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April 20, 2022 11:32 am
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Palestinian Rioters ‘Desecrating’ Al-Aqsa Mosque, Israeli Government Alleges Amid Ongoing Tensions in Jerusalem

avatar by Algemeiner Staff

A fire burns in a window of the Al-Aqsa Mosque on Jerusalem’s Temple Mount. Photo: Screenshot

As tensions continued to escalate in eastern Jerusalem on Wednesday, the Israeli foreign ministry spotlighted a new round of rioting by Palestinians that resulted in damage to the Al Aqsa mosque on the Temple Mount.

Video released by the ministry showed a fire blazing in one of the windows of the mosque — the third-holiest site for the Islamic faith — as well as burning debris on the ground. According to the ministry, the fires resulted from the throwing of Molotov cocktails at Israeli forces.

“This morning a small number of violent rioters again desecrated Al-Aqsa Mosque, throwing stones and Molotov cocktails from inside the mosque,” the Israeli foreign ministry said on Twitter. “The violence endangers worshipers attempting to enter the mosque, and impeded police efforts to ensure freedom of worship at the site.”

The Molotov cocktails had set a prayer mat and a window ablaze, “causing fires that luckily were extinguished before greater damage was done,” the ministry said. It added that earlier this week, rioters had been filmed “throwing stones, setting off firecrackers and even playing soccer inside the mosque.”

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Attention shifted on Wednesday afternoon to a march through the Old City of Jerusalem by Jewish nationalists from the Damascus Gate — the entrance to the Arab quarter — to the Western Wall.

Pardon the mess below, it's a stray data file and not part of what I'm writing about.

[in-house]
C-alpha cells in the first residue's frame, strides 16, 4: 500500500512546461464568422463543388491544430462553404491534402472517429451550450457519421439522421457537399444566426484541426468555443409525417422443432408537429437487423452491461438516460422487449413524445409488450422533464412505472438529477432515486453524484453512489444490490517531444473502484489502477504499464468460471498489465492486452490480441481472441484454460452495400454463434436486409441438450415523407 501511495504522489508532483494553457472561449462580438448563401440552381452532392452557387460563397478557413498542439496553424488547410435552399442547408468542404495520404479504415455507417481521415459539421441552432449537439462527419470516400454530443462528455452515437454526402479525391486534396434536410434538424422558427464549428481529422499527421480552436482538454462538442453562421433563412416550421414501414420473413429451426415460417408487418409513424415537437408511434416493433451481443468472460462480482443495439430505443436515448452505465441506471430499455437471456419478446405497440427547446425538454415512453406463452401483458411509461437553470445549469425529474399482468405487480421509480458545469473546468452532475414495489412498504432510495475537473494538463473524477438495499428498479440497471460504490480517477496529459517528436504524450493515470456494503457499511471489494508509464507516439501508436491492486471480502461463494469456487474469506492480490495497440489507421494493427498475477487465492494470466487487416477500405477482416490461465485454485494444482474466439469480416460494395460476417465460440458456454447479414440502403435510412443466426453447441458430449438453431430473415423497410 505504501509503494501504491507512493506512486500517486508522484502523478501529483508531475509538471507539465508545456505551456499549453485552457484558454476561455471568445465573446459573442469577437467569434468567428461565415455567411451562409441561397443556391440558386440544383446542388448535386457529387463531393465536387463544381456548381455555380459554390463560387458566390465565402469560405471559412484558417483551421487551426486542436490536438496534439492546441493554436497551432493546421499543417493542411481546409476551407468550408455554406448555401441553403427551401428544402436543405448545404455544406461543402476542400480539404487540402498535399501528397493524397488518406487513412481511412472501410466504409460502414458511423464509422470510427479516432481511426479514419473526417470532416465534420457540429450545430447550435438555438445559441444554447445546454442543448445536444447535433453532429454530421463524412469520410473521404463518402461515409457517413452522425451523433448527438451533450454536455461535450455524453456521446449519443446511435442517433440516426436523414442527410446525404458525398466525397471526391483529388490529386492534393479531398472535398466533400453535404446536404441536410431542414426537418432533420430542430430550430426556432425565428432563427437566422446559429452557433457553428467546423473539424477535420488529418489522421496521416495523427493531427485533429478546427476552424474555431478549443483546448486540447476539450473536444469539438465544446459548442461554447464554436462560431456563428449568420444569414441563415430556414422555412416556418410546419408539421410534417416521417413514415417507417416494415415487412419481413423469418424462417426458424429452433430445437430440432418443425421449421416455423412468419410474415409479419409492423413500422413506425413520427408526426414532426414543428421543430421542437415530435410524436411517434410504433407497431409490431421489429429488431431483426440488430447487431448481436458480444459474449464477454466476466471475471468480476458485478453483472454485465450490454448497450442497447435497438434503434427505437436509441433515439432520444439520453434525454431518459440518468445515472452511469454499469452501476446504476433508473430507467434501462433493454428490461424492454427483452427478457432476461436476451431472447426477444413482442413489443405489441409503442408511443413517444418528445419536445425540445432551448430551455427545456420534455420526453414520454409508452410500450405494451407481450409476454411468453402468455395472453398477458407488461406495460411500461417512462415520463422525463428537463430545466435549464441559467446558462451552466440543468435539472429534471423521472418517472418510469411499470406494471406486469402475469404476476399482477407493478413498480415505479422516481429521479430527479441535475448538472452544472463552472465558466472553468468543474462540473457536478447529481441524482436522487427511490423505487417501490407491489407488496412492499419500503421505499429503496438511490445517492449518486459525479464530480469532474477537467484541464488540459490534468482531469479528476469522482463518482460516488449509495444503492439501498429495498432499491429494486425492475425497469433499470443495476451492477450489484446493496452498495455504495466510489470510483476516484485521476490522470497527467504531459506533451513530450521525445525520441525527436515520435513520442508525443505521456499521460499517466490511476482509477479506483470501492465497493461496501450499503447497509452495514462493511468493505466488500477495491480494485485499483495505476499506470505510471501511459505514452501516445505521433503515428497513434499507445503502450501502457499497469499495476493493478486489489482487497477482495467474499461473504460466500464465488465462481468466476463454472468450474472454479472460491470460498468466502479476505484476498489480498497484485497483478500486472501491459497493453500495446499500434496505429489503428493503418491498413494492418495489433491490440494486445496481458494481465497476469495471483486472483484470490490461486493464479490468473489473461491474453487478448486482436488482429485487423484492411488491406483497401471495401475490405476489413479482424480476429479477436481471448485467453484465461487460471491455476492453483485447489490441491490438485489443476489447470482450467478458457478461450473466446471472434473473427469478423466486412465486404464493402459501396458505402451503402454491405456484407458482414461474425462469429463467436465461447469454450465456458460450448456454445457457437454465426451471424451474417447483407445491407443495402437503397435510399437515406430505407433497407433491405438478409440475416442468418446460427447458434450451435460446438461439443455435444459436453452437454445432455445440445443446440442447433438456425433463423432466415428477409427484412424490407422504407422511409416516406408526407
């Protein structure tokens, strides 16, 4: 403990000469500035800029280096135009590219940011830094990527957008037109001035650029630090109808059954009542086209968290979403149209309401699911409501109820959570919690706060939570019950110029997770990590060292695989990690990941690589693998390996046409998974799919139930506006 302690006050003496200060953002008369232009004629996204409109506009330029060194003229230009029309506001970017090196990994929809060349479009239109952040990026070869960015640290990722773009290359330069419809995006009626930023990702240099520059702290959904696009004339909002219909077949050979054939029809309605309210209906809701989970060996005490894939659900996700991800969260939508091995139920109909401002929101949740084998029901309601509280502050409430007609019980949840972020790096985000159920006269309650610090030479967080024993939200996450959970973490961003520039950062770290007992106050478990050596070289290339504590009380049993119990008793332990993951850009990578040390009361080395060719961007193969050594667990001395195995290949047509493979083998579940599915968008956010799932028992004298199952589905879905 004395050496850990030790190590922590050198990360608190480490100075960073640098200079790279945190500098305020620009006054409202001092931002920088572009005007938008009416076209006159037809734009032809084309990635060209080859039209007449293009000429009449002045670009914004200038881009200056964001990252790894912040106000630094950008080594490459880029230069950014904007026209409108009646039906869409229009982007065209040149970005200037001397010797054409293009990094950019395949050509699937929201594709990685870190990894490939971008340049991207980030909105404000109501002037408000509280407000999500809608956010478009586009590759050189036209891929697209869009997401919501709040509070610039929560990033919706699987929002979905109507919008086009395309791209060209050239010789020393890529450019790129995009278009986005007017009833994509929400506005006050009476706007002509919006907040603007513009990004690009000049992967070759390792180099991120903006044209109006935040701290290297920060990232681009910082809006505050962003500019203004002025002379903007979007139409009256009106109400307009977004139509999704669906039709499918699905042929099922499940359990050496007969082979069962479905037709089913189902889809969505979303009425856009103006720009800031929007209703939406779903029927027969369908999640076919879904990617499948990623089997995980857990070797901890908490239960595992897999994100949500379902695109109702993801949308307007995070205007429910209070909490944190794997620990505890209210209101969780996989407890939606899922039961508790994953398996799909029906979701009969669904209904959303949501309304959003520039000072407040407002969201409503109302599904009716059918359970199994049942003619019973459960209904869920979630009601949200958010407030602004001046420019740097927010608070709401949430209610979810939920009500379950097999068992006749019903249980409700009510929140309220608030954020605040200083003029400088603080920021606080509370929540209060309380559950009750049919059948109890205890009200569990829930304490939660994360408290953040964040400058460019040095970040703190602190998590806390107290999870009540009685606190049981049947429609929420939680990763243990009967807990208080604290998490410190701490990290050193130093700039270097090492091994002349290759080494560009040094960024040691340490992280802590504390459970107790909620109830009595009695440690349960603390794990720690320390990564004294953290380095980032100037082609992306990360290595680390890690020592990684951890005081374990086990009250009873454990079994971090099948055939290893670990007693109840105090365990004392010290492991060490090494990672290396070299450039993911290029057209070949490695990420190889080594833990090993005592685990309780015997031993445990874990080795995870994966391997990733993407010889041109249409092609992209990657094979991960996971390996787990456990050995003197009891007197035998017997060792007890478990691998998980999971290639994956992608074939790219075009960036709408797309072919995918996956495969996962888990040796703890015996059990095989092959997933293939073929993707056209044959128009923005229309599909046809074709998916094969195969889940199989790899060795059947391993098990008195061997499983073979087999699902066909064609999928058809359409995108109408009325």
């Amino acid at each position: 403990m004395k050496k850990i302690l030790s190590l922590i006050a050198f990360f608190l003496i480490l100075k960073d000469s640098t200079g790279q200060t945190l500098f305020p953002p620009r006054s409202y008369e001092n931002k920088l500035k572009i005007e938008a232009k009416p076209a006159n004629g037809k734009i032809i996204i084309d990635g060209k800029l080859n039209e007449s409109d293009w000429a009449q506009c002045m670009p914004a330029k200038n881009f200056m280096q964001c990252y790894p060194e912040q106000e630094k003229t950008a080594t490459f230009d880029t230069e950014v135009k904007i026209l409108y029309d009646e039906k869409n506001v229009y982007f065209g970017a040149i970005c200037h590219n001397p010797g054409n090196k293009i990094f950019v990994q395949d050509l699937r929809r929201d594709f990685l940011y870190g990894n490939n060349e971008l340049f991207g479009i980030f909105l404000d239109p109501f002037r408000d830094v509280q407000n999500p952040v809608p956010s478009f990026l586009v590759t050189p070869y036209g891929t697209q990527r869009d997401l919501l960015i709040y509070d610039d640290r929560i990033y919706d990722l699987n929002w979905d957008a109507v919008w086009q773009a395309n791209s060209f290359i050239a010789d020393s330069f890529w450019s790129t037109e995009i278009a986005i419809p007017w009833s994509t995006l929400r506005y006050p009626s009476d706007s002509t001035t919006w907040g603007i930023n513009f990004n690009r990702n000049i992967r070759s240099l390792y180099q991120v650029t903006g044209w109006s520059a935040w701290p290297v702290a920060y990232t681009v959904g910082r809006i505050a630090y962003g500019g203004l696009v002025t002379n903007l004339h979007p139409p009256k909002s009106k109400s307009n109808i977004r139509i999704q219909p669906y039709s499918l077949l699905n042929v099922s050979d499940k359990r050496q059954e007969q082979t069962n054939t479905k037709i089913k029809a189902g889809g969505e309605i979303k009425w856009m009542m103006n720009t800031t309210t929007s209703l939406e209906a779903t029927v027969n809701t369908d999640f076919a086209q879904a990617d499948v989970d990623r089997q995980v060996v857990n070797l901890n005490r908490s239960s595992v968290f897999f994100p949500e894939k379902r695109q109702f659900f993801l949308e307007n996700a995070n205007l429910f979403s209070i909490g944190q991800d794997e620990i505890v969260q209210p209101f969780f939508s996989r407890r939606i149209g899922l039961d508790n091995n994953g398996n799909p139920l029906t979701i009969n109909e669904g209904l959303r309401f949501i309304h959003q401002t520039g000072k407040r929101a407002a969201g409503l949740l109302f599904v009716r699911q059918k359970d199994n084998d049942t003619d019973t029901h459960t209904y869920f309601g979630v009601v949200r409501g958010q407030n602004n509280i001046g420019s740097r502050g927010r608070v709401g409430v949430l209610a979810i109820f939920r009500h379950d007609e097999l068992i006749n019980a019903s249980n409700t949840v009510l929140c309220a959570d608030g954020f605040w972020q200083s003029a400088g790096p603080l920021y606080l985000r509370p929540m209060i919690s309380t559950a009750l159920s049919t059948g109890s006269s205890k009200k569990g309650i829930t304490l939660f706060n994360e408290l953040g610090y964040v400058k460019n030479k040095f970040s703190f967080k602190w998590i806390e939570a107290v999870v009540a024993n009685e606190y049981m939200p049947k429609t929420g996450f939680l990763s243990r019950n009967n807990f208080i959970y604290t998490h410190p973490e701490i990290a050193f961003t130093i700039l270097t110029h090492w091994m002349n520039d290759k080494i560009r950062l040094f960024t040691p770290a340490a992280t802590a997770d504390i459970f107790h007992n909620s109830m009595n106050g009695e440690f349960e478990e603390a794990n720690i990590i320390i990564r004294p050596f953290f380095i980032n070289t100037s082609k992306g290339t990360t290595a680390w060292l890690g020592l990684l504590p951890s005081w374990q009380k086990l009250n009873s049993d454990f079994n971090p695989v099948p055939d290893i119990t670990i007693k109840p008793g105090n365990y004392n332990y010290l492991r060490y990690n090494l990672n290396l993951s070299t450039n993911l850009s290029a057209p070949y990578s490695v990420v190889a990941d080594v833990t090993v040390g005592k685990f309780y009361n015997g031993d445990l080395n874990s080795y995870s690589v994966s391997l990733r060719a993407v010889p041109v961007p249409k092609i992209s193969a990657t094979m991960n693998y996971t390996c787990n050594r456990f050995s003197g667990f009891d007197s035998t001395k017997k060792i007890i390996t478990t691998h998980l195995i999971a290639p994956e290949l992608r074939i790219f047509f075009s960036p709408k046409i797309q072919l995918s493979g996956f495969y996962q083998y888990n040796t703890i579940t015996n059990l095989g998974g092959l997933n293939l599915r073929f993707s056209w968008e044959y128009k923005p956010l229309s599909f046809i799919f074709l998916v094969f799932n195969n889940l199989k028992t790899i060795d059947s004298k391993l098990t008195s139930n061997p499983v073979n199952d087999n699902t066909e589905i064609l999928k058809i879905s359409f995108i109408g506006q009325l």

Israeli Prime Minister Naftali Bennett said in a radio interview that Jerusalem was in the midst of  “a very sensitive and flammable period.” He defended his decision to prevent Jews from accessing the Temple Mount during the last 10 days of the Muslim holy month of Ramadan, pointing out that the policy had been introduced by his predecessor, Benjamin Netanyahu.

Separately, Foreign Minister Yair Lapid excoriated the nationalist march, accusing participants of wanting “for there to be violence and for fire to burn Jerusalem, and we will not allow them and their politics to burn Jerusalem.”

Policing the march was “horribly straining our security forces, who are already stretched to their limit,” Lapid added.

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